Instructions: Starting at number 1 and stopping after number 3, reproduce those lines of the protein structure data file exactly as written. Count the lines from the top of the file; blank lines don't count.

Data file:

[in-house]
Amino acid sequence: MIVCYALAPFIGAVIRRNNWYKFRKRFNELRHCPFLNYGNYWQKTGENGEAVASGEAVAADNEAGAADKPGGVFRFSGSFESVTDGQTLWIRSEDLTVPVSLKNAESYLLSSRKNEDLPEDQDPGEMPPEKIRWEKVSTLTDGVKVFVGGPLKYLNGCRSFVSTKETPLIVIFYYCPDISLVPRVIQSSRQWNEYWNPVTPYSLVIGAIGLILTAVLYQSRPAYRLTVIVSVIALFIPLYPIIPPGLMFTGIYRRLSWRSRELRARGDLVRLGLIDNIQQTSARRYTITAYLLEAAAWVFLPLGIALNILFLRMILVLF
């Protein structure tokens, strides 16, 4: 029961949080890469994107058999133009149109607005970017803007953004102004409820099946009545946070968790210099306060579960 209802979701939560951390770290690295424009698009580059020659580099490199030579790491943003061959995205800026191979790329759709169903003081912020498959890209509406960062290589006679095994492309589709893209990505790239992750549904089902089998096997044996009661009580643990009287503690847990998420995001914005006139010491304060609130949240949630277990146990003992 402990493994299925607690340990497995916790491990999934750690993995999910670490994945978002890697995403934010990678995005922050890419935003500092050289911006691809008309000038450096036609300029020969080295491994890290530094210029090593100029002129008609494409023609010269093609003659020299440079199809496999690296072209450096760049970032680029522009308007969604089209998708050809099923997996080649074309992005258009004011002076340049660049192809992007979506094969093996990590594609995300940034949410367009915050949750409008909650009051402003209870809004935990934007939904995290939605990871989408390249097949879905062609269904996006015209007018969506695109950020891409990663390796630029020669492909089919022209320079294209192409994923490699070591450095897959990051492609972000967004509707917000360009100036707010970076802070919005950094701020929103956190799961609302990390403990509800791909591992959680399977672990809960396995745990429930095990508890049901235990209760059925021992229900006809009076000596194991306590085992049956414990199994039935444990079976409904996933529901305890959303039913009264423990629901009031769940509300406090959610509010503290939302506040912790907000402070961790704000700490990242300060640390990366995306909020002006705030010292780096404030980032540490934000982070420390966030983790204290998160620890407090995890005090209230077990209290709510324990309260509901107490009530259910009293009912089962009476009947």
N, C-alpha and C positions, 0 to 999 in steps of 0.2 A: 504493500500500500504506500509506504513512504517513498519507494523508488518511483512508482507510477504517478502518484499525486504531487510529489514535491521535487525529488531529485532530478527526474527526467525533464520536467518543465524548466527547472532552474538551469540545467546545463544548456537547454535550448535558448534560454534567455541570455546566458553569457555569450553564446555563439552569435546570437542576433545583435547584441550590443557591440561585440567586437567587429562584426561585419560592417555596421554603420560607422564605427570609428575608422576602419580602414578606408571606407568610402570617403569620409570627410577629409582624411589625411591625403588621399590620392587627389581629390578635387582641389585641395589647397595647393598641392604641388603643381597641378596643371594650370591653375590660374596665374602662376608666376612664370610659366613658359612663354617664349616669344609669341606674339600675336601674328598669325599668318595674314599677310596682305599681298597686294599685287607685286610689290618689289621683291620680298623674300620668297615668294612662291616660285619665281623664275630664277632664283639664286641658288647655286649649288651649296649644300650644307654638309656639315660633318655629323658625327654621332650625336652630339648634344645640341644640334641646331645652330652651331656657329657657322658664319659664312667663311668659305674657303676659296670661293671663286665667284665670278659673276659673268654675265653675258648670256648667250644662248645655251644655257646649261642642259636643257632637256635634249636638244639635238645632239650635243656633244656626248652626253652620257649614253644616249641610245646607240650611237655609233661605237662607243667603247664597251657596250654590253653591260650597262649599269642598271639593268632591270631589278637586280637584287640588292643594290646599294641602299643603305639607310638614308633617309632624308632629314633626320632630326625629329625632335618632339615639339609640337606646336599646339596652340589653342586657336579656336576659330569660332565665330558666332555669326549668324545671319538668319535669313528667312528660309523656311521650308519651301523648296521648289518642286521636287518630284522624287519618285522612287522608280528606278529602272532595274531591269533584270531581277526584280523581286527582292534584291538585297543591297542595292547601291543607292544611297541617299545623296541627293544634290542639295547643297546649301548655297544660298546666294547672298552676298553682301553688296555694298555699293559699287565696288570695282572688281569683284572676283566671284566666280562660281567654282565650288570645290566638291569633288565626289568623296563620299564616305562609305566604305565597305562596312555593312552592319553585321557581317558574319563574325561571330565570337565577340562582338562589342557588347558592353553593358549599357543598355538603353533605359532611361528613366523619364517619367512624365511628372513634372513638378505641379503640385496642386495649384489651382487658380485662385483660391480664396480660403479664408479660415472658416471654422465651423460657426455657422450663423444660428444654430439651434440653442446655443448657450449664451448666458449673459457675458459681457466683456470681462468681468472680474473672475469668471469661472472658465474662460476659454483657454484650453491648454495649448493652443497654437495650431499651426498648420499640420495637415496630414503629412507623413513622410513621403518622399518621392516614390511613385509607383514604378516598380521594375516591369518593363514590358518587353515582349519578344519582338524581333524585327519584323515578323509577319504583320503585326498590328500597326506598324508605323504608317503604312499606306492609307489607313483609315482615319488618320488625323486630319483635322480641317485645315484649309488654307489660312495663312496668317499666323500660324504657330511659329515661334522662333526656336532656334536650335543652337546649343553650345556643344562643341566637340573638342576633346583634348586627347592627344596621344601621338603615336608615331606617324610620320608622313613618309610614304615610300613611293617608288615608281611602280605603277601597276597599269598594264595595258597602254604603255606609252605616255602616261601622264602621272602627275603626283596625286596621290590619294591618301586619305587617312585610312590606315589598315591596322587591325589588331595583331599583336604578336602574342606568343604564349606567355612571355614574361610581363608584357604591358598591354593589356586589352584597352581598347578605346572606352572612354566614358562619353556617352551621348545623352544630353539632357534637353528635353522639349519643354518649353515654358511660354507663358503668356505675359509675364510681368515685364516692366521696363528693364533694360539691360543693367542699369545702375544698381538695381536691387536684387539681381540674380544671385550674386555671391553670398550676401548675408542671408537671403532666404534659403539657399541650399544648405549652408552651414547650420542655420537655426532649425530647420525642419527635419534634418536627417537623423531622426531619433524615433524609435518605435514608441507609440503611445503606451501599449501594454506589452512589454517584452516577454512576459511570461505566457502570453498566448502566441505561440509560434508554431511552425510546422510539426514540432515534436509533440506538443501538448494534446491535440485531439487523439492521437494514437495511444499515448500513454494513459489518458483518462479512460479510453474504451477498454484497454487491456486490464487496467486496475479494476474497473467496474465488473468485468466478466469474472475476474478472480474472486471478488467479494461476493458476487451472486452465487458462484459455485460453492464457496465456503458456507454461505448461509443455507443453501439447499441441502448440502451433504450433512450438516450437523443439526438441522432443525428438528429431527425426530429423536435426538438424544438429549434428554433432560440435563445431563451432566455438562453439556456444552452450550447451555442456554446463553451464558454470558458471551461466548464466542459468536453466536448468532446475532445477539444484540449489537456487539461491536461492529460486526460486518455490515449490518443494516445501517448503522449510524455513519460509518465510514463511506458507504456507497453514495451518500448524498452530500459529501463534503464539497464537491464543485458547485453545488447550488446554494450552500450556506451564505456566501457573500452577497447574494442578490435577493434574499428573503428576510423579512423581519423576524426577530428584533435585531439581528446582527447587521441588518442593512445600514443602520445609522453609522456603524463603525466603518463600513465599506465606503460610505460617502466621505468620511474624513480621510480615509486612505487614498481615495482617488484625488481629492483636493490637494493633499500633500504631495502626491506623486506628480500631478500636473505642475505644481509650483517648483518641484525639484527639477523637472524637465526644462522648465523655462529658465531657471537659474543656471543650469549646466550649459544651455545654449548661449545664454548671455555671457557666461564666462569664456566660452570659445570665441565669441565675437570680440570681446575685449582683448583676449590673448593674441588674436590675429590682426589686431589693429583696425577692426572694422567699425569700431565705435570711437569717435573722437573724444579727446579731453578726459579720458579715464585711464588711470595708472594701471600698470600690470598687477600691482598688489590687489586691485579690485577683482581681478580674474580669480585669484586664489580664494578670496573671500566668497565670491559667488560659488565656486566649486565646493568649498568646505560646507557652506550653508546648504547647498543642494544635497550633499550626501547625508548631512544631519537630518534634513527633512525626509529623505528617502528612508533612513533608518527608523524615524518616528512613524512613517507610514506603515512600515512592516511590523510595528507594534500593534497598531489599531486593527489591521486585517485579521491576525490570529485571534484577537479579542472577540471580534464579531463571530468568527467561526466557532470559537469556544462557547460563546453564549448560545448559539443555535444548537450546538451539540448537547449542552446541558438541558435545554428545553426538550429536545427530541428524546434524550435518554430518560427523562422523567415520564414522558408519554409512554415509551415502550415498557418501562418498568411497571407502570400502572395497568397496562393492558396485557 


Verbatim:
[in-house]
Amino acid sequence: MIVCYALAPFIGAVIRRNNWYKFRKRFNELRHCPFLNYGNYWQKTGENGEAVASGEAVAADNEAGAADKPGGVFRFSGSFESVTDGQTLWIRSEDLTVPVSLKNAESYLLSSRKNEDLPEDQDPGEMPPEKIRWEKVSTLTDGVKVFVGGPLKYLNGCRSFVSTKETPLIVIFYYCPDISLVPRVIQSSRQWNEYWNPVTPYSLVIGAIGLILTAVLYQSRPAYRLTVIVSVIALFIPLYPIIPPGLMFTGIYRRLSWRSRELRARGDLVRLGLIDNIQQTSARRYTITAYLLEAAAWVFLPLGIALNILFLRMILVLF
């Protein structure tokens, strides 16, 4: 029961949080890469994107058999133009149109607005970017803007953004102004409820099946009545946070968790210099306060579960 209802979701939560951390770290690295424009698009580059020659580099490199030579790491943003061959995205800026191979790329759709169903003081912020498959890209509406960062290589006679095994492309589709893209990505790239992750549904089902089998096997044996009661009580643990009287503690847990998420995001914005006139010491304060609130949240949630277990146990003992 402990493994299925607690340990497995916790491990999934750690993995999910670490994945978002890697995403934010990678995005922050890419935003500092050289911006691809008309000038450096036609300029020969080295491994890290530094210029090593100029002129008609494409023609010269093609003659020299440079199809496999690296072209450096760049970032680029522009308007969604089209998708050809099923997996080649074309992005258009004011002076340049660049192809992007979506094969093996990590594609995300940034949410367009915050949750409008909650009051402003209870809004935990934007939904995290939605990871989408390249097949879905062609269904996006015209007018969506695109950020891409990663390796630029020669492909089919022209320079294209192409994923490699070591450095897959990051492609972000967004509707917000360009100036707010970076802070919005950094701020929103956190799961609302990390403990509800791909591992959680399977672990809960396995745990429930095990508890049901235990209760059925021992229900006809009076000596194991306590085992049956414990199994039935444990079976409904996933529901305890959303039913009264423990629901009031769940509300406090959610509010503290939302506040912790907000402070961790704000700490990242300060640390990366995306909020002006705030010292780096404030980032540490934000982070420390966030983790204290998160620890407090995890005090209230077990209290709510324990309260509901107490009530259910009293009912089962009476009947």